The Inventory Nightmare: When Shoes Show Up Where They're Not Wanted
Put this one under the "no good retail deed ever goes unpunished" category. When chains listen to their customers and create localized store inventory, and then they listen more and accept online returns to any store the shopper chooses, they run into inventory train wrecks. Those Gomez Addams train crash moments occur when a shopper returns something—let's say a pair of shoes—to a store that happens to not have that SKU in that store's localized inventory.
Problem #1: Shoes have an extremely short shelf life. At the end of that shelf life ("that shoe is sooo last month"), the shoe is typically priced at a steep discount. Problem #2: Stores can't sell one or two products. The display unit would represent half of all inventory. So, again, that orphaned product goes on steep discount.
Problem #3: The store could ship that shoe to a store that does have that SKU in its inventory. But you then have the cost (hard out-of-pocket shipping costs as well as labor to prep the product on both ends) and time (the multiple days involved in shipping) delays, and you're still fighting against that extremely short shelf life.
"For apparel retailers, this problem has no good solution, even if there were a limitless budget, as time to market is a challenge," said an IT exec with Macy's. "Shoes, for example, typically have a shelf life of 12 weeks before the first clearance markdown. Some photo and creative workflows take four to six weeks, so unless Macy's gets assets from the vendor, we're racing to get our product on the site before it goes on permanent markdown."
This problem is also not limited just to stores that, given the nature of customers, don't stock a particular SKU. Sometimes that SKU is simply sold out, which gets you back into the "we can't sell just one product" problem.
"We're having the darnedest time with merged-channel returns. Biggest issue is that store returns are leading to onesie-twosie items at the store that takes it back. That store has to either take a huge markdown on the item (counts against their margin plan) or cross ship product to a store that carries the item at retail price. This is a big headache that is made worse by the fact that we're doing fulfillment from our retail stores," said the Macy's IT exec. "In my opinion, cross-channel item congruency is the biggest headache for retailers. It leads to issues in item availability, such as that you can't sell store items on the site that aren't properly attributed (description, price, photos, etc.), and then returns, planning, allocation and so on."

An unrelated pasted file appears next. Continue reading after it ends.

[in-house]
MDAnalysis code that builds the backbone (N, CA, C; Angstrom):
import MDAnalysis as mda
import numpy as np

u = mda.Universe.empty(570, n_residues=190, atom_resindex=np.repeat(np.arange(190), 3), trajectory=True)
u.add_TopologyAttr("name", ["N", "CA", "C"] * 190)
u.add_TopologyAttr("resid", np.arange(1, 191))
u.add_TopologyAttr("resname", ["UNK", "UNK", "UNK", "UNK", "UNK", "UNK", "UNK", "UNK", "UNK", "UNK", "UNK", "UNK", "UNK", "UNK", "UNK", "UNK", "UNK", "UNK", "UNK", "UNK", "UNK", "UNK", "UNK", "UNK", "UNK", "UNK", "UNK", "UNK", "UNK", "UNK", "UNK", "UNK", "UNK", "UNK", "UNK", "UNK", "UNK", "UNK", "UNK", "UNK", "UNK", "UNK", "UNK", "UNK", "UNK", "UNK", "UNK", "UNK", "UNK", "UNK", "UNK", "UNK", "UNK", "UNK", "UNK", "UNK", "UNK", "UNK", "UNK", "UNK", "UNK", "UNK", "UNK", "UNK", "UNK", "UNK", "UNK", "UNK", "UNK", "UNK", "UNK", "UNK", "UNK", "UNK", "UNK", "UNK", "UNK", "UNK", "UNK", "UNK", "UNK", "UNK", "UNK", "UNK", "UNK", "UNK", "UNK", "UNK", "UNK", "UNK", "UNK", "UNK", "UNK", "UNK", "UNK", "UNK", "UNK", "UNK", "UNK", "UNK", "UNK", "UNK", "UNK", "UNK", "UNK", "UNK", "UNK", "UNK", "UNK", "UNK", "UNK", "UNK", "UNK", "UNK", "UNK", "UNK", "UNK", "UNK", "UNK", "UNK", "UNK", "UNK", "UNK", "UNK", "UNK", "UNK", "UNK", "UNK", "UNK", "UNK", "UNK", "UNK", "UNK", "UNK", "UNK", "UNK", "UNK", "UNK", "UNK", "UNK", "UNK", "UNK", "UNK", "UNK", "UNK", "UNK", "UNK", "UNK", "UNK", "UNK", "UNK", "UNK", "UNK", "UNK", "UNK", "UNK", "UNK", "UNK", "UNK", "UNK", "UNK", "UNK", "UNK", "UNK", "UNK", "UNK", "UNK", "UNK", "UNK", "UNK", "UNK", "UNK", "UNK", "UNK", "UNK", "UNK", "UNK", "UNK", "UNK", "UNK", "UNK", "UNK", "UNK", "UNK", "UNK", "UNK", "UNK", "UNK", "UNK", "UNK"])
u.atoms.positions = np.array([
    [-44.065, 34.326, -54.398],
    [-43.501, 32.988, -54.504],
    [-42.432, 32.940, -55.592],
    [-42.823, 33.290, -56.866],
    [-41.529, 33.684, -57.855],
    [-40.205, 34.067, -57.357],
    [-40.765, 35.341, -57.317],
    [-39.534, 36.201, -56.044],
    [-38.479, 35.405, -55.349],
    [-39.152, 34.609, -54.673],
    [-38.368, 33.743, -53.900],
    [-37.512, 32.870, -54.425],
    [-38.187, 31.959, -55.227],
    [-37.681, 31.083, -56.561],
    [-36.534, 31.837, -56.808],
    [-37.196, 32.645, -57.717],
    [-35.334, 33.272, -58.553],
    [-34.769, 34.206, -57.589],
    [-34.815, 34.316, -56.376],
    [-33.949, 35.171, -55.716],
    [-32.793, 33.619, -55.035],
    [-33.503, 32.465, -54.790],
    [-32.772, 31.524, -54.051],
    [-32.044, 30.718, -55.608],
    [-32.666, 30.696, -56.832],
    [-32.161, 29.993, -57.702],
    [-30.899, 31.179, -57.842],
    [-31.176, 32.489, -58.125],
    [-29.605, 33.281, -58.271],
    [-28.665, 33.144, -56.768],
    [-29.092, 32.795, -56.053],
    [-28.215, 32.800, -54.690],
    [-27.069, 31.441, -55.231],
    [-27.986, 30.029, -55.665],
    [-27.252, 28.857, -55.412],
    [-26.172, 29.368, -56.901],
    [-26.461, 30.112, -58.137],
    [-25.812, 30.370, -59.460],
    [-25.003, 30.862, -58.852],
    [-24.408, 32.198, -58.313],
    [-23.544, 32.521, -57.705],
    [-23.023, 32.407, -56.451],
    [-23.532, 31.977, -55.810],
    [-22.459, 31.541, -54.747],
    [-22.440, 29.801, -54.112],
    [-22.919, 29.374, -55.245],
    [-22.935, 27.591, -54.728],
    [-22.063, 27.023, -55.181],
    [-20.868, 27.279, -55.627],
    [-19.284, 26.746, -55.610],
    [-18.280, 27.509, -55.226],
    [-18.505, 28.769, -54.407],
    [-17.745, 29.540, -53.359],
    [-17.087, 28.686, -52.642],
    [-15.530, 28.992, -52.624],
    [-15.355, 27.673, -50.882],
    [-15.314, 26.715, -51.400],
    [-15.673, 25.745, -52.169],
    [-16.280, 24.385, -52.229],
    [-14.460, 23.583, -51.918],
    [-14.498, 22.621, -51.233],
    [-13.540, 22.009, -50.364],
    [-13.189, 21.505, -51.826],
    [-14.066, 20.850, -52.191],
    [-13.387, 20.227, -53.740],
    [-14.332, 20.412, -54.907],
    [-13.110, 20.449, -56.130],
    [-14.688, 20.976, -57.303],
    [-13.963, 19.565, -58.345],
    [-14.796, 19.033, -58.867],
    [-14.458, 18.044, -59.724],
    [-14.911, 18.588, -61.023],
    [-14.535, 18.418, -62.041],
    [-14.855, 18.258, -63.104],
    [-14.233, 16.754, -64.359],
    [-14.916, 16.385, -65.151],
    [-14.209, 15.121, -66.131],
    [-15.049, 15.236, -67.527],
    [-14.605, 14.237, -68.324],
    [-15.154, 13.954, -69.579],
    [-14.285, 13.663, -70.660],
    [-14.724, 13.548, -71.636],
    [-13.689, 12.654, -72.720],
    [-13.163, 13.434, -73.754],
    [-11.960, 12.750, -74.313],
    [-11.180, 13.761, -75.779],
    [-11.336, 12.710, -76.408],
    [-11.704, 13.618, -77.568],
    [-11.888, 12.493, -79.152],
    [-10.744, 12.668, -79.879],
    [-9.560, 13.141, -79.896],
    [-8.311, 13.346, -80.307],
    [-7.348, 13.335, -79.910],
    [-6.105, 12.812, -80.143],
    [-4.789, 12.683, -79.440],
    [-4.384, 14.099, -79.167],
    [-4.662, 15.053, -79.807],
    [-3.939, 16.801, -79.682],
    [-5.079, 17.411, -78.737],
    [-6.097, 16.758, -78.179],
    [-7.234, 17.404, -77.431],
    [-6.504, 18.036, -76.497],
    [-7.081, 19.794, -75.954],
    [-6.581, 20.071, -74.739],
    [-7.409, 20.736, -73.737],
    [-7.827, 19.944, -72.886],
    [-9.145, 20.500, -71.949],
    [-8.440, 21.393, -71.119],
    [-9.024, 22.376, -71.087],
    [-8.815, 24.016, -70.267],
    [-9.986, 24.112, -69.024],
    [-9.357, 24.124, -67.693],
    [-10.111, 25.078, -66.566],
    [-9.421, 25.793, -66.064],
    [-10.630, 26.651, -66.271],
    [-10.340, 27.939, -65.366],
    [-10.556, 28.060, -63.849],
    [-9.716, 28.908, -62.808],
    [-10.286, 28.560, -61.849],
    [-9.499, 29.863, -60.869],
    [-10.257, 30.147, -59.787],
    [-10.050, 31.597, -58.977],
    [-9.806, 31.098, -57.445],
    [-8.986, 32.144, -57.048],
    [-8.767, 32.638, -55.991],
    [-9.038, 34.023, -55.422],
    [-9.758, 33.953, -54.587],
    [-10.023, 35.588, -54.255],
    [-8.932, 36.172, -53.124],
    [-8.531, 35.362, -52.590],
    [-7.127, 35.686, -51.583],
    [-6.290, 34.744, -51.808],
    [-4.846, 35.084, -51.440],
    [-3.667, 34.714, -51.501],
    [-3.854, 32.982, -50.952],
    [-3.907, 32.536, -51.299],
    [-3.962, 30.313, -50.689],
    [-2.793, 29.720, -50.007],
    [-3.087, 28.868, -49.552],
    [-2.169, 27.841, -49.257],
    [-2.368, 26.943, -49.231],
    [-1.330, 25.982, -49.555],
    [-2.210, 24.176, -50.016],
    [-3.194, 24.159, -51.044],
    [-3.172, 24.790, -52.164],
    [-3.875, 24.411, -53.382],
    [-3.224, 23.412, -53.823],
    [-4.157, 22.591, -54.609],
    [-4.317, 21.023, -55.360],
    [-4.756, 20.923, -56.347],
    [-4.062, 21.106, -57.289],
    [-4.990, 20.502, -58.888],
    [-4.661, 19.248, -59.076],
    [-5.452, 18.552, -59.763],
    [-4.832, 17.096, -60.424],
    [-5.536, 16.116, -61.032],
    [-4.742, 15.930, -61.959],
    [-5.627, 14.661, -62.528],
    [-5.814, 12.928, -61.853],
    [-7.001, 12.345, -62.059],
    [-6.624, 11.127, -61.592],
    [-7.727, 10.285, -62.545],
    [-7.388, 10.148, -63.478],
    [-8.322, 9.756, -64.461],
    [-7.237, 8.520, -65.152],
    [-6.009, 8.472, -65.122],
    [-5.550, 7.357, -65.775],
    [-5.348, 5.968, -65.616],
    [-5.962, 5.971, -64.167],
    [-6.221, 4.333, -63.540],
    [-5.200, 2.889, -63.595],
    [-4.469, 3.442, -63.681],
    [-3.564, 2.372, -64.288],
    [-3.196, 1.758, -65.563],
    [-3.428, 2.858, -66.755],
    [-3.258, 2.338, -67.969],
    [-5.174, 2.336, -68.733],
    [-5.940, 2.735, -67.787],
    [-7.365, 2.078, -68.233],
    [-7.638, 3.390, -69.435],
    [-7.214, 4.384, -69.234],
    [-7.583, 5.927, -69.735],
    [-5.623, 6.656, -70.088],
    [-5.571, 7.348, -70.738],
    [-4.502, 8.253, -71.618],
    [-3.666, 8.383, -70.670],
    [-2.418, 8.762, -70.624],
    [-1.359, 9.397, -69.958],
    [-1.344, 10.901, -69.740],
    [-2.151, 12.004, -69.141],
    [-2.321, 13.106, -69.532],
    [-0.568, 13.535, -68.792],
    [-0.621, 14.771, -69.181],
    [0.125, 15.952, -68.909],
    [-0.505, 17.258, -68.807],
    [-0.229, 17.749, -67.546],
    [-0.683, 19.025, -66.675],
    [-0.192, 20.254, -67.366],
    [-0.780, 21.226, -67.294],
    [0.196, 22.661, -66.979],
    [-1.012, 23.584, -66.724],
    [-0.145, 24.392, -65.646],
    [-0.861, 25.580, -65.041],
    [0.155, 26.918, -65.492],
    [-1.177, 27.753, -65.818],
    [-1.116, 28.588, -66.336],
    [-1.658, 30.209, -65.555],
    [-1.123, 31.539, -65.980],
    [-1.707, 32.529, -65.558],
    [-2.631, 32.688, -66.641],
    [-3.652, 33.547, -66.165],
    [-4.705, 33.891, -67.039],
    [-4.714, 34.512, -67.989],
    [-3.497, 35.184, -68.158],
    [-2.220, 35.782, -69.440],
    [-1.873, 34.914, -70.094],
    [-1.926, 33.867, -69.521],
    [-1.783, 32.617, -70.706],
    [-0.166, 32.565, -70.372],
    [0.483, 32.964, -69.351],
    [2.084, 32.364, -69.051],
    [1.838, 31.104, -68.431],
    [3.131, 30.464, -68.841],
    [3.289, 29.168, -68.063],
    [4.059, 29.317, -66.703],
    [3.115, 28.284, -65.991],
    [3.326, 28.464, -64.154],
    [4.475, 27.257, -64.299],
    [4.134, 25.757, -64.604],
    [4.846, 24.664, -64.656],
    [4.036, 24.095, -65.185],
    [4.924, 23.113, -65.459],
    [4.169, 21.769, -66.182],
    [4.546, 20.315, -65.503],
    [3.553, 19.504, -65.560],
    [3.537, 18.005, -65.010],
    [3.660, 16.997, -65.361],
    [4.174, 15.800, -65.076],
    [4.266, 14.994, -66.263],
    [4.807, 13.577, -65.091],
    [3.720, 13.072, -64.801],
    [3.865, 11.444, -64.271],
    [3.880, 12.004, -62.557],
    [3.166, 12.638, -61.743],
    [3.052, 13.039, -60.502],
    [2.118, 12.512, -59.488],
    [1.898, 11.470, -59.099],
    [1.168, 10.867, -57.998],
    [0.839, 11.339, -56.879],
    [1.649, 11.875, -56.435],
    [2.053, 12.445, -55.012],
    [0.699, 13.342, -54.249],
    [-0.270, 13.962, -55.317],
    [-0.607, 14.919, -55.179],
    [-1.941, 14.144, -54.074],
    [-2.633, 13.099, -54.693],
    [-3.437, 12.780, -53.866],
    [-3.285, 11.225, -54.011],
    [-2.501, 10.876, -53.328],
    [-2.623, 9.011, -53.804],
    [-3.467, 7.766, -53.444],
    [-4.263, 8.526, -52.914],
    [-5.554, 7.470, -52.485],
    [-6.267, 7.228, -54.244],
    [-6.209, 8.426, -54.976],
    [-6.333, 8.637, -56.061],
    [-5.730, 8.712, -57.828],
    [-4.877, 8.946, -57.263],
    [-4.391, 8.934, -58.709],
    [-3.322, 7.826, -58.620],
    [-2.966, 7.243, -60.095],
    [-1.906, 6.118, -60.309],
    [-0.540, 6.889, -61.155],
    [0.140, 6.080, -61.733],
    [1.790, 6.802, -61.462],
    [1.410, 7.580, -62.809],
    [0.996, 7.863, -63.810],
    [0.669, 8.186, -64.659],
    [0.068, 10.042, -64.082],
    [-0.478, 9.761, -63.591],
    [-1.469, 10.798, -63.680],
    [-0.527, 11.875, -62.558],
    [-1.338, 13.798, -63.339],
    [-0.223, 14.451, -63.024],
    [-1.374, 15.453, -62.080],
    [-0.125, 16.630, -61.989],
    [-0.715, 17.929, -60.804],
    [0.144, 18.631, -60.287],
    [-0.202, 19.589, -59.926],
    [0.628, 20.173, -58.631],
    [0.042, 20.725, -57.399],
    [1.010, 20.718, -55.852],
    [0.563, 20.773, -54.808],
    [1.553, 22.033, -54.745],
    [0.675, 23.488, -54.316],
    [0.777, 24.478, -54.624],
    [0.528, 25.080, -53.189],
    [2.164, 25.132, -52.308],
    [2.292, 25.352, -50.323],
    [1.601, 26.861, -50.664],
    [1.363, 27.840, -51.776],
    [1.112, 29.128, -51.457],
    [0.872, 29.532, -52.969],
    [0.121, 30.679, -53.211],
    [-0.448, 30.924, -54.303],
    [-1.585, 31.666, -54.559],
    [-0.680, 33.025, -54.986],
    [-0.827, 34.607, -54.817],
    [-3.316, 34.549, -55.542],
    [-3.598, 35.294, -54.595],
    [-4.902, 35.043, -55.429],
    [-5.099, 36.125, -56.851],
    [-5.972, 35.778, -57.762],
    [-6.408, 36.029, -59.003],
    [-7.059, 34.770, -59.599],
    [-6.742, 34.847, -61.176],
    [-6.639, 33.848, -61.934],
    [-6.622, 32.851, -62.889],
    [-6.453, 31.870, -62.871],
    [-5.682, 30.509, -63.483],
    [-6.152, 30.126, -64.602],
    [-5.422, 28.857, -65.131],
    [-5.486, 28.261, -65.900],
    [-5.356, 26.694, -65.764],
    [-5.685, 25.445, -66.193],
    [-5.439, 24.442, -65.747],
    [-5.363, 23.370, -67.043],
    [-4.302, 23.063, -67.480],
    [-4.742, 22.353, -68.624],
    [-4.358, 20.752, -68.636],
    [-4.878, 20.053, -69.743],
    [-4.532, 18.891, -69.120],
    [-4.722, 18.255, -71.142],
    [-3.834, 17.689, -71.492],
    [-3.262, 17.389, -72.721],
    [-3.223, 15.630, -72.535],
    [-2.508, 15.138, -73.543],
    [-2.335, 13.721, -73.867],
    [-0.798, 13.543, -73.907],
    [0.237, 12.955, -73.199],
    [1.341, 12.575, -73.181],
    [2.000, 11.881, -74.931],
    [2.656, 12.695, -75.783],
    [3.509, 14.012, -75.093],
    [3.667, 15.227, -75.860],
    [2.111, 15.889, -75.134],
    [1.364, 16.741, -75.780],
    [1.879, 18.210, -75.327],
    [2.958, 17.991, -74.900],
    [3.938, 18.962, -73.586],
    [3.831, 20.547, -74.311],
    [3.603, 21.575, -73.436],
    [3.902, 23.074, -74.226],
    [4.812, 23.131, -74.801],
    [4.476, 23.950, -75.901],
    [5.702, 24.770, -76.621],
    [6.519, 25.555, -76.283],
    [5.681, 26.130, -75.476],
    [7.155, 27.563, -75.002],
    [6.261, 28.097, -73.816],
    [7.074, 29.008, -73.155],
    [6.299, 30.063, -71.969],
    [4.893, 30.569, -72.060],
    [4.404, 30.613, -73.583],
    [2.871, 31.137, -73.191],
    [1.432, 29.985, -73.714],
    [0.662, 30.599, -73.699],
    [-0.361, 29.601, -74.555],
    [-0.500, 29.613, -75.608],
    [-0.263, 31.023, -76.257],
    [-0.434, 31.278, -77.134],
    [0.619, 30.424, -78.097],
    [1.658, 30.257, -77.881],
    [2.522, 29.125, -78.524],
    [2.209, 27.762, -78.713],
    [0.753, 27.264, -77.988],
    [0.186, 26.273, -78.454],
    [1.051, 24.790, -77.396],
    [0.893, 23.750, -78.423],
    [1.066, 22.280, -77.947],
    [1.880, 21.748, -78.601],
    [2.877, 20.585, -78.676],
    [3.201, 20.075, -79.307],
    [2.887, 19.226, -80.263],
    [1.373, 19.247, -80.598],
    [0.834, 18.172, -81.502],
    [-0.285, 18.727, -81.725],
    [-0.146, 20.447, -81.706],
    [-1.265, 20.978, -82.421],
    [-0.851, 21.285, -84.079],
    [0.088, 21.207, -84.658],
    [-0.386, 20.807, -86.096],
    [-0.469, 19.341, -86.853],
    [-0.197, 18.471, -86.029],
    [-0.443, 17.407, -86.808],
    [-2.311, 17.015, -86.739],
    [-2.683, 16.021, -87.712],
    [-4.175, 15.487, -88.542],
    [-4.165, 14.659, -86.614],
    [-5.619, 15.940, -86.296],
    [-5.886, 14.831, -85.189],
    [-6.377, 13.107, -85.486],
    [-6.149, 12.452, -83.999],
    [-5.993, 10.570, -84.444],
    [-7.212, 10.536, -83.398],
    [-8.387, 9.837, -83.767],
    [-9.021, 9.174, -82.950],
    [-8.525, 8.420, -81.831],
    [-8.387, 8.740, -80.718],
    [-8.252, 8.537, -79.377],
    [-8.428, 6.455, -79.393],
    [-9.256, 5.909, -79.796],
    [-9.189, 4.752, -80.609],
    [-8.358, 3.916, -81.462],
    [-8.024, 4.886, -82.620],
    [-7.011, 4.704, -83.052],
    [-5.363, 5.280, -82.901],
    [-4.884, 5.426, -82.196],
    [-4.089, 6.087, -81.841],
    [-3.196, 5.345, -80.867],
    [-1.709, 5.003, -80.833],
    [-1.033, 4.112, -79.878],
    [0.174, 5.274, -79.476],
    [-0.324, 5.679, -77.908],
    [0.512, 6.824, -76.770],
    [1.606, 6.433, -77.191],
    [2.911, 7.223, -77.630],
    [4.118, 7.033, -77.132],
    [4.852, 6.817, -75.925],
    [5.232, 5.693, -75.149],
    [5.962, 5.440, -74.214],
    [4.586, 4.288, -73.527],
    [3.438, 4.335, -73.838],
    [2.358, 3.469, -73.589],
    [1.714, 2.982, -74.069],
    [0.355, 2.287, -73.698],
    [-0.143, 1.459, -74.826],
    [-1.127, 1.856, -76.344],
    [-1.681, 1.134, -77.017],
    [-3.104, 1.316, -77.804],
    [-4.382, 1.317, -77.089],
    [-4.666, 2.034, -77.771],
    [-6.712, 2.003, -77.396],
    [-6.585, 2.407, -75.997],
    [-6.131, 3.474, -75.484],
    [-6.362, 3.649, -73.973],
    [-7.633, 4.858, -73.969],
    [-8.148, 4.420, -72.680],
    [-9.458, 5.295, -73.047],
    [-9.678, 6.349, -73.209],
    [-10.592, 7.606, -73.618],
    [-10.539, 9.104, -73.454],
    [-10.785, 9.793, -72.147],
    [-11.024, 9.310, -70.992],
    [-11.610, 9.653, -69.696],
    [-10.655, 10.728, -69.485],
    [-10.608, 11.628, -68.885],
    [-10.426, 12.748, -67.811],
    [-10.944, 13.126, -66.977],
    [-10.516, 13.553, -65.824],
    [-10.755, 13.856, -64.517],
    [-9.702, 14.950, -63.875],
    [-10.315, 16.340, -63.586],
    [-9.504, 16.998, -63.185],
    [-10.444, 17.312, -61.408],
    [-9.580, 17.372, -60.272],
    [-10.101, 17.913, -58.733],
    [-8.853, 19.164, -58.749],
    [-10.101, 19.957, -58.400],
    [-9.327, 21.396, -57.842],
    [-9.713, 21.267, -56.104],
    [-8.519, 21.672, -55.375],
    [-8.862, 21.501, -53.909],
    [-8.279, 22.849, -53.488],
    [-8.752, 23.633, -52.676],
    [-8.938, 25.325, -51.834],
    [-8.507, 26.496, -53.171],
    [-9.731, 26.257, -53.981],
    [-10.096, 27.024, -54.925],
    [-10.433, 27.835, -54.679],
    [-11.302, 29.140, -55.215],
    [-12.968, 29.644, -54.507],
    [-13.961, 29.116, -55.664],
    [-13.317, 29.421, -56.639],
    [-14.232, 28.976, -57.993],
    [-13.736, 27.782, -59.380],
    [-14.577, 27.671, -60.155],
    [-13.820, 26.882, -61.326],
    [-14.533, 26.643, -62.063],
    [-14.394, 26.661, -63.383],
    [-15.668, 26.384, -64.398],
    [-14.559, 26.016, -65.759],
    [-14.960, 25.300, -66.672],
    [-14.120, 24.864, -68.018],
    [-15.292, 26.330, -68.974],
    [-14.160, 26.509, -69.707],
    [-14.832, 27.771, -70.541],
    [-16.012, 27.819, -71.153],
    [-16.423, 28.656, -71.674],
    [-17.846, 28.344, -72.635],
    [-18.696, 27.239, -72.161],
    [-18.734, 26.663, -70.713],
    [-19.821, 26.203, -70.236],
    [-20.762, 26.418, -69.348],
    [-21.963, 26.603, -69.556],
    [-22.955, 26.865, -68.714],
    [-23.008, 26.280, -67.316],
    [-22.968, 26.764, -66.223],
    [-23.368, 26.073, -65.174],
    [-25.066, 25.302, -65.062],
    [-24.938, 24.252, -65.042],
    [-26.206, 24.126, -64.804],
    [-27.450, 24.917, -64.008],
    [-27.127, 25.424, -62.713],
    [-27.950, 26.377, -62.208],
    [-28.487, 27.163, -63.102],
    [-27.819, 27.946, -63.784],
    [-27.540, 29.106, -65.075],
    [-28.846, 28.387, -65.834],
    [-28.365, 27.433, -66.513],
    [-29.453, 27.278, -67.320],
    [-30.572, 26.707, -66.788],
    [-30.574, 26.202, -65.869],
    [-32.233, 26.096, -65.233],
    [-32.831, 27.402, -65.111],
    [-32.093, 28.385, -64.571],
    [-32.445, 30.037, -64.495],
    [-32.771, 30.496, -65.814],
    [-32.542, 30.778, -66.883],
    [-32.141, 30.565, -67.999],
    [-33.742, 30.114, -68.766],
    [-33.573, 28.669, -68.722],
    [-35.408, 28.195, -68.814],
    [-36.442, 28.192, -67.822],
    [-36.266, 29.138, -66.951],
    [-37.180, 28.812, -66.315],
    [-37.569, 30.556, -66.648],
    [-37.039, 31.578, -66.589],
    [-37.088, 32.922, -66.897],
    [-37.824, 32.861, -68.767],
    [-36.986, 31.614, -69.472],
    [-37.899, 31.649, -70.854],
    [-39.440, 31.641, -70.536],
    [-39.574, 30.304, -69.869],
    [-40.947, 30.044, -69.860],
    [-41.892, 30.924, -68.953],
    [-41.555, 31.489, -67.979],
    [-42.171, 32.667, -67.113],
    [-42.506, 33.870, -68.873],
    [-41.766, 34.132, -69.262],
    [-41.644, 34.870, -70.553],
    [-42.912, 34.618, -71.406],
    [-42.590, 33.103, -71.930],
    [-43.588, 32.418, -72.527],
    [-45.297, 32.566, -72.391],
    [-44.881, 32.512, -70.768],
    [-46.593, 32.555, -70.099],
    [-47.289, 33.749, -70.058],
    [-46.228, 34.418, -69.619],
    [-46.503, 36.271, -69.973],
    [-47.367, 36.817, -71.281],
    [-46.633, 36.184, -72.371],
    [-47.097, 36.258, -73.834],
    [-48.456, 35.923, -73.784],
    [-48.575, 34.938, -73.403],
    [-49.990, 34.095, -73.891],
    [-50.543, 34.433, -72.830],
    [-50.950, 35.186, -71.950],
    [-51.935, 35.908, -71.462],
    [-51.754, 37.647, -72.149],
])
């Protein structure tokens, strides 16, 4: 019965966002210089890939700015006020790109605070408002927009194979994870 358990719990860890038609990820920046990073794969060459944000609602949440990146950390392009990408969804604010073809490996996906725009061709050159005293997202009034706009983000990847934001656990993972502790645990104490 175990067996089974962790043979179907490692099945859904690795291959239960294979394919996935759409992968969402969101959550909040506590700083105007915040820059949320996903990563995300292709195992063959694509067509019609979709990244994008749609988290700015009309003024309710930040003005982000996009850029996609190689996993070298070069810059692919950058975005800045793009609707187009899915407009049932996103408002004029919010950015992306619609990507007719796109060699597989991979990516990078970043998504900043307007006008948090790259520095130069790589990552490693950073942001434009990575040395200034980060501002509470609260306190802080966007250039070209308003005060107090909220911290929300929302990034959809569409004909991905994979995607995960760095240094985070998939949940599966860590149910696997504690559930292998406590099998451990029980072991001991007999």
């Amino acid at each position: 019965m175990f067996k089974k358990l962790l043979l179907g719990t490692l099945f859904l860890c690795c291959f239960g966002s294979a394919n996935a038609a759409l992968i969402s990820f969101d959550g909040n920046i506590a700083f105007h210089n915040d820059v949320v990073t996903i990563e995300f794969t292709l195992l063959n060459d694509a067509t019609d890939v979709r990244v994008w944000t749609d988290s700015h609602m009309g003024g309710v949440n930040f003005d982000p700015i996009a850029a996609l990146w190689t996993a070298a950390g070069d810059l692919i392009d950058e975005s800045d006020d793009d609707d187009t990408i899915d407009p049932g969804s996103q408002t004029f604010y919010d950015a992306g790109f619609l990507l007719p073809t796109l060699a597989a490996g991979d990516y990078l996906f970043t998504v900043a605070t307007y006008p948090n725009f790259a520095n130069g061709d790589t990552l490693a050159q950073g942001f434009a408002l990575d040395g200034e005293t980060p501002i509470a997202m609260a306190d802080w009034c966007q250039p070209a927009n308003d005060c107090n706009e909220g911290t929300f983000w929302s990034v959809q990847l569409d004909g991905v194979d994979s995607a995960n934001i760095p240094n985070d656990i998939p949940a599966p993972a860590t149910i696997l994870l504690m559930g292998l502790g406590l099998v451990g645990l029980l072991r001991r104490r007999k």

And remember, this is Macy's.And remember, this is Macy's, which has pushed faster and farther into merged-channel than most chains have. Macy's already ships E-Commerce orders from stores—specifically, whichever store is most overstocked with a product (and a single unit that's not in the store's assortment is sort of the ultimate overstock). Macy's has the enterprise-wide view of inventory and the back-room people in place to do the shipping. All the systems are in place, and it's still a monumental pain.
The best approach? "We've all got to get smarter about how we measure demand," the Macy's exec said.
Michelle Tinsley, the director of transactional retail at Intel, said this problem is impacting a huge range of retailers, and it needs to be dealt with quickly.
"In a perfect world, I think what would happen in that example is the return that comes back is accepted, because the customer views that brick-and-mortar location as today's face of that retailer, so they need to uphold that brand image and take the return," Tinsley said. "But in this merged world, (the chain needs to) allow any location in that nationwide retailer to see those shoes now bonused back into inventory and to then sell them very quickly and ship it from that location. So even though it was returned to a brick-and-mortar store, let it be seen in those warehousing systems so that the next order that comes in over the Internet or from a store in Cincinnati gets placed from that store in, say, California."
Tinsley argues that this problem is one manifestation of the old way of retailers looking at problems.
"I think you need to flip it. Instead of saying, 'I've got the inventory in the wrong place,' say, 'Well, I've just got to open up the inventory to where the next demand signal is coming from. And if that next demand signal is a pair of boots and it's been returned to L.A. but now you're getting a new order out of Rochester, N.Y., ship the boots from LA to the customer in Rochester, N.Y., instead of fulfilling it out of the warehouse. It's about creating that visibility so that we really focus and design the system to point to the demand signals and where the customer is at and worry a little less about the inventory controls and the physicality of where the inventory's at."
Tinsley discussed this and related issues during Part Two of this week's StorefrontBacktalk Radio segment.